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Miami Landlord Tenant Lawyer

Disputes between landlords and tenants are extremely common in Miami, and they occur for a number of reasons. Regardless of whether you are a landlord or tenant involved in a dispute, it is important to know your rights and obligations, as it may save you time and money in the end. Our Miami landlord/tenant lawyer knows the law on these relationships and can help with your case.

How Our Miami Landlord Tenant Lawyer Can Help if You are a Landlord

Landlords have a number of responsibilities and it is important proper procedure is followed. If you are a landlord, a lawyer can assist with the following:

  • Rent increases: Florida law does not outline any rent control procedures, meaning you can raise the rent by as much as you would like. Still, you must provide proper notice to your tenants before demanding an increase.
  • Security deposits: If you do not plan on retaining any of the tenant’s security deposit, you must return it within 15 days of the tenant moving out. If you plan to keep any portion of the security deposit, you must provide written notice to the tenant and ensure you are keeping the security deposit for a valid reason.
  • Evictions: Evicting a tenant is always risky. Before evicting a tenant, you must have a valid reason for doing so, and must provide notice to the tenant. The eviction process is a long one, and it is always advised that you work with a knowledgeable attorney.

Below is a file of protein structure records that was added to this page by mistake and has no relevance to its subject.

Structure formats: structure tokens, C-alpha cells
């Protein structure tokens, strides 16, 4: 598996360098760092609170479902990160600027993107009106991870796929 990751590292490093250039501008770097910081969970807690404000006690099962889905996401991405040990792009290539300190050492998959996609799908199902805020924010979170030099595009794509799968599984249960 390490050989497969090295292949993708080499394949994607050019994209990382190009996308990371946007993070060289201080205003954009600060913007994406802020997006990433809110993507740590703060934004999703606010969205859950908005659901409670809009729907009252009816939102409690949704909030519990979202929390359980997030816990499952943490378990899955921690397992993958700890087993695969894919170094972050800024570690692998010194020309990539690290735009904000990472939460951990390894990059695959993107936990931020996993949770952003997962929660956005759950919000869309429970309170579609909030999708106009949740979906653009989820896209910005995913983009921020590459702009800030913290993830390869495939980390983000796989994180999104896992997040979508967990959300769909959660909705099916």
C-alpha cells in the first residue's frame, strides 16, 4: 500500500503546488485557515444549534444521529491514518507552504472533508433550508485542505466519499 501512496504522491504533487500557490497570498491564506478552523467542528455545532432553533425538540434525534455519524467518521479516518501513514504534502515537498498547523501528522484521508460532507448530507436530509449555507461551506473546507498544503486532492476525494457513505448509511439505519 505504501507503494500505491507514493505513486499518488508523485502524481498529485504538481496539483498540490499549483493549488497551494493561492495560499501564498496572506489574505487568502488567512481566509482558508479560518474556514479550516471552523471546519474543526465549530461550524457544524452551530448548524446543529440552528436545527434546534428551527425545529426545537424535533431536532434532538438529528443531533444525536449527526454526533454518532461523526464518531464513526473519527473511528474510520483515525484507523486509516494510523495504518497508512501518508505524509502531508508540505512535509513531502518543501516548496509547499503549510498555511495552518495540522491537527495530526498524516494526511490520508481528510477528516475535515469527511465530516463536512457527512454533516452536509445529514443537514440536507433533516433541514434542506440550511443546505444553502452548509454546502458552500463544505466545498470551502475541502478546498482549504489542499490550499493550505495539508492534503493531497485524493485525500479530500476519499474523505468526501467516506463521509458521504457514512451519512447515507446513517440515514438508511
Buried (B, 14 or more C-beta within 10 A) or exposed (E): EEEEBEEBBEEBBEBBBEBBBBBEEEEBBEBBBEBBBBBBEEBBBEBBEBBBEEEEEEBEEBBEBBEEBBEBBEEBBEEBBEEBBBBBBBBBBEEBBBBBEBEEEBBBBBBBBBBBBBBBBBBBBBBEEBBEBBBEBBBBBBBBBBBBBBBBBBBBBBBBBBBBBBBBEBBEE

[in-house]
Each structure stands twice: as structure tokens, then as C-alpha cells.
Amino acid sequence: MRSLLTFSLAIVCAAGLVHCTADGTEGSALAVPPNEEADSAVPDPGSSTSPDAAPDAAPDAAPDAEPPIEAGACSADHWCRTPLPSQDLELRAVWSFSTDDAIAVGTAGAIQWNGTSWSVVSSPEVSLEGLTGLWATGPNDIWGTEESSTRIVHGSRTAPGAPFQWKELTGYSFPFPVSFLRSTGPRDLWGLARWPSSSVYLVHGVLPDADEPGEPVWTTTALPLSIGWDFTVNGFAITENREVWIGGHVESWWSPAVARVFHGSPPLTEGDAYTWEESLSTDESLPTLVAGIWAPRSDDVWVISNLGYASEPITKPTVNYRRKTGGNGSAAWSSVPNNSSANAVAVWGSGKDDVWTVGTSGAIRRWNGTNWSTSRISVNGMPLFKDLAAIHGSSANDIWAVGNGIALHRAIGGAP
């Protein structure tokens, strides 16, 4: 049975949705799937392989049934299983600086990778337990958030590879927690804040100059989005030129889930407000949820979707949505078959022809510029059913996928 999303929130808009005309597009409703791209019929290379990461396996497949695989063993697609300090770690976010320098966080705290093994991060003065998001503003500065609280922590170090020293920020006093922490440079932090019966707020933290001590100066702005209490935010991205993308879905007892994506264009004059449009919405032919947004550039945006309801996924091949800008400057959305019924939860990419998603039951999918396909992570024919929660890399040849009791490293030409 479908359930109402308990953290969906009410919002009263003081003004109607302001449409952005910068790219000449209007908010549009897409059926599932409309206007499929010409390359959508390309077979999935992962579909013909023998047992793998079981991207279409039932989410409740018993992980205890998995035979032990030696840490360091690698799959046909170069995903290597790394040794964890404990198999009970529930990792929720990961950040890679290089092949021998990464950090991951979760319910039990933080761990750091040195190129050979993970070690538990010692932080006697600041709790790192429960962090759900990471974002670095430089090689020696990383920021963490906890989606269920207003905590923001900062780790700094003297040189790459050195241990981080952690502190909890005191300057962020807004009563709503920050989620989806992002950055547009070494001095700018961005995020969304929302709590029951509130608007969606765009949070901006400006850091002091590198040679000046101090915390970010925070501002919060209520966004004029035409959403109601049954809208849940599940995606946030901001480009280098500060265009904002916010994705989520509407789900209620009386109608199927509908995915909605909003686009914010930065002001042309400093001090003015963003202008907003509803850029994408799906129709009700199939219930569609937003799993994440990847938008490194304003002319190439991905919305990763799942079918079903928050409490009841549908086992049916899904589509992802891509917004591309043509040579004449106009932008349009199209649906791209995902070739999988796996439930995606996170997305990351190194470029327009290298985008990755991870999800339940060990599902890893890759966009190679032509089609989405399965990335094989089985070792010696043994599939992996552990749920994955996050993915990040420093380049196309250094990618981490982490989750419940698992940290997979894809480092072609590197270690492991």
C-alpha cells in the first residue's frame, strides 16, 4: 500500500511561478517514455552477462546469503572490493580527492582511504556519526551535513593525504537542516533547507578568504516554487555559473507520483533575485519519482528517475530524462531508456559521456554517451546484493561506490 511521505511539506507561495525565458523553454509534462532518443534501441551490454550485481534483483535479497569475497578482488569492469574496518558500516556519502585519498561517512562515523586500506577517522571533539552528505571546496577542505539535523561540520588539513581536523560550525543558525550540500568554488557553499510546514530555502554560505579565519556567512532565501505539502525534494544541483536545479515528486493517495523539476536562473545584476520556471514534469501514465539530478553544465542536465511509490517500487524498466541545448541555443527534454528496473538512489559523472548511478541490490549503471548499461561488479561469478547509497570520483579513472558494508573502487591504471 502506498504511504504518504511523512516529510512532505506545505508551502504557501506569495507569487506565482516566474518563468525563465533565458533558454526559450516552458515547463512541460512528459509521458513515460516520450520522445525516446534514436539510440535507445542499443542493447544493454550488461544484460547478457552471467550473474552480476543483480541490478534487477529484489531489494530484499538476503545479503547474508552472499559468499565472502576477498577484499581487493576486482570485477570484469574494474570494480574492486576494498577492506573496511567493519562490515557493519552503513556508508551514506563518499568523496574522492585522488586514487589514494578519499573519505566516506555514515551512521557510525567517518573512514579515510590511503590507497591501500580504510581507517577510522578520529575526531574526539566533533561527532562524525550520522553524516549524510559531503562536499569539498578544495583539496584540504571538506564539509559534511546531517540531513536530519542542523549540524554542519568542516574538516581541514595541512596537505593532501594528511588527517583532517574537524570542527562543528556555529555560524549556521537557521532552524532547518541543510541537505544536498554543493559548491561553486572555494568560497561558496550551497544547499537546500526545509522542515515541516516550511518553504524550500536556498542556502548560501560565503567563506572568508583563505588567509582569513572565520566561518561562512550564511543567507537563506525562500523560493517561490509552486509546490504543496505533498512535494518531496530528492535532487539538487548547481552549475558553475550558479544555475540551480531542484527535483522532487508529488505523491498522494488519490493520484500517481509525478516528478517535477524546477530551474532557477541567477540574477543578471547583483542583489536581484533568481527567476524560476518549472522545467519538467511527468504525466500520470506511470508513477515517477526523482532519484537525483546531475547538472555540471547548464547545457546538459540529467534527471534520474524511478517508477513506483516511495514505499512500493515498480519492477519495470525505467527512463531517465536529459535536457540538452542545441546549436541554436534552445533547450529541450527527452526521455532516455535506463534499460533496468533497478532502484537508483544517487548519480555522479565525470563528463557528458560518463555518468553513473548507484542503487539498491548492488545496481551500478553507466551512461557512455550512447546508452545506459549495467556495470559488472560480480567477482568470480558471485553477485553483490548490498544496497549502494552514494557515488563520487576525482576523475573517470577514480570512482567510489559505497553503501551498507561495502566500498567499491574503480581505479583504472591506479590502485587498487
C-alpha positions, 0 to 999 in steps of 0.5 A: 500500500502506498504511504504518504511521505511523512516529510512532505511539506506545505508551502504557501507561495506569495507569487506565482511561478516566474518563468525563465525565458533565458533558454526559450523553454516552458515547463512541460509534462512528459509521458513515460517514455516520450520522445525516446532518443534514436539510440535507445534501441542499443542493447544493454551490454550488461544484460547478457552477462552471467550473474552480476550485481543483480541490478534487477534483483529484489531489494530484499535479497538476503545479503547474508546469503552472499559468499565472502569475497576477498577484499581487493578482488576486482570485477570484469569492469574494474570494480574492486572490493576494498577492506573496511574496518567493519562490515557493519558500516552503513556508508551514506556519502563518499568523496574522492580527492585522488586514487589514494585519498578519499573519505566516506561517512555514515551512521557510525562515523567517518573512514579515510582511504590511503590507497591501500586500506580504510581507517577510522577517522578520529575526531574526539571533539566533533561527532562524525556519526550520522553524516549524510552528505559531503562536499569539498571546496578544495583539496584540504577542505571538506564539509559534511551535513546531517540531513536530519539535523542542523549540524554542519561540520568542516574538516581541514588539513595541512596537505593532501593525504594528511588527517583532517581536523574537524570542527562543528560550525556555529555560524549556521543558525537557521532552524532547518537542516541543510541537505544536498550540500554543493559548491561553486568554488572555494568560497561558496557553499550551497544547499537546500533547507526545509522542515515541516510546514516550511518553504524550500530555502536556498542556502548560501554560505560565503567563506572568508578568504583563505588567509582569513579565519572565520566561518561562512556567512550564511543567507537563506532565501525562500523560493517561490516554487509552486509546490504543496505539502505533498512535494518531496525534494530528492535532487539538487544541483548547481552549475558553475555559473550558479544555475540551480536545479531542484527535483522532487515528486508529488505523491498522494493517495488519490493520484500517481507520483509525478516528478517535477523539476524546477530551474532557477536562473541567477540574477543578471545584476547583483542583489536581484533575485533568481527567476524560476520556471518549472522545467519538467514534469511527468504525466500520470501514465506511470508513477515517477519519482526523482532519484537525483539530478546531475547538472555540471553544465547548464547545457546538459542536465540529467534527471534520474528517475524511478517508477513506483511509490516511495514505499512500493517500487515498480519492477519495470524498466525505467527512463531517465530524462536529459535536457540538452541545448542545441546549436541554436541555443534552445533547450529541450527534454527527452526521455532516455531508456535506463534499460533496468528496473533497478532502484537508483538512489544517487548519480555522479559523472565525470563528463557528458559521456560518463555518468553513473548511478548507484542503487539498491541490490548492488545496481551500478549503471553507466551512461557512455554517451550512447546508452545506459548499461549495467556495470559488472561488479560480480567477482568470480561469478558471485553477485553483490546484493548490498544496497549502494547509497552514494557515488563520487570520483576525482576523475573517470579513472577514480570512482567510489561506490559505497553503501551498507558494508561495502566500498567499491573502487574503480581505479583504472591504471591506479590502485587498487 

How Our Attorneys Can Help if You are a Tenant

Tenants have many rights under Florida law and when a landlord has failed to meet their obligations outlined in a lease, you can take action. If you are a tenant, our lawyer can help with the following issues:

  • Habitability of the property: Rental premises must be in a habitable condition and comply with all applicable building codes. Properties must be kept in a livable condition and when premises are in disrepair and a landlord does not fix the condition, the tenant can break the lease and find somewhere else to live.
  • Quiet enjoyment of the property: In most situations, landlords must provide at least 12 hours of notice before they enter the property. Landlords can also only enter the property for very specific reasons and they cannot enter at inappropriate times, such as in the middle of the night.
  • Security deposits: If your landlord has retained all or a portion of your security deposit without a valid reason, or has not returned your deposit within an appropriate amount of time, you should speak to a lawyer that can help with your dispute.

Learn Your Options with the Help of Edelboim Lieberman Revah

If you have a dispute pertaining to your rental situation, our Miami landlord/tenant lawyer at Edelboim Lieberman Revah Oshinsky can advise you of the law and your legal options. Call us today at (305) 768-9909 or contact us online to schedule a free and confidential consultation.

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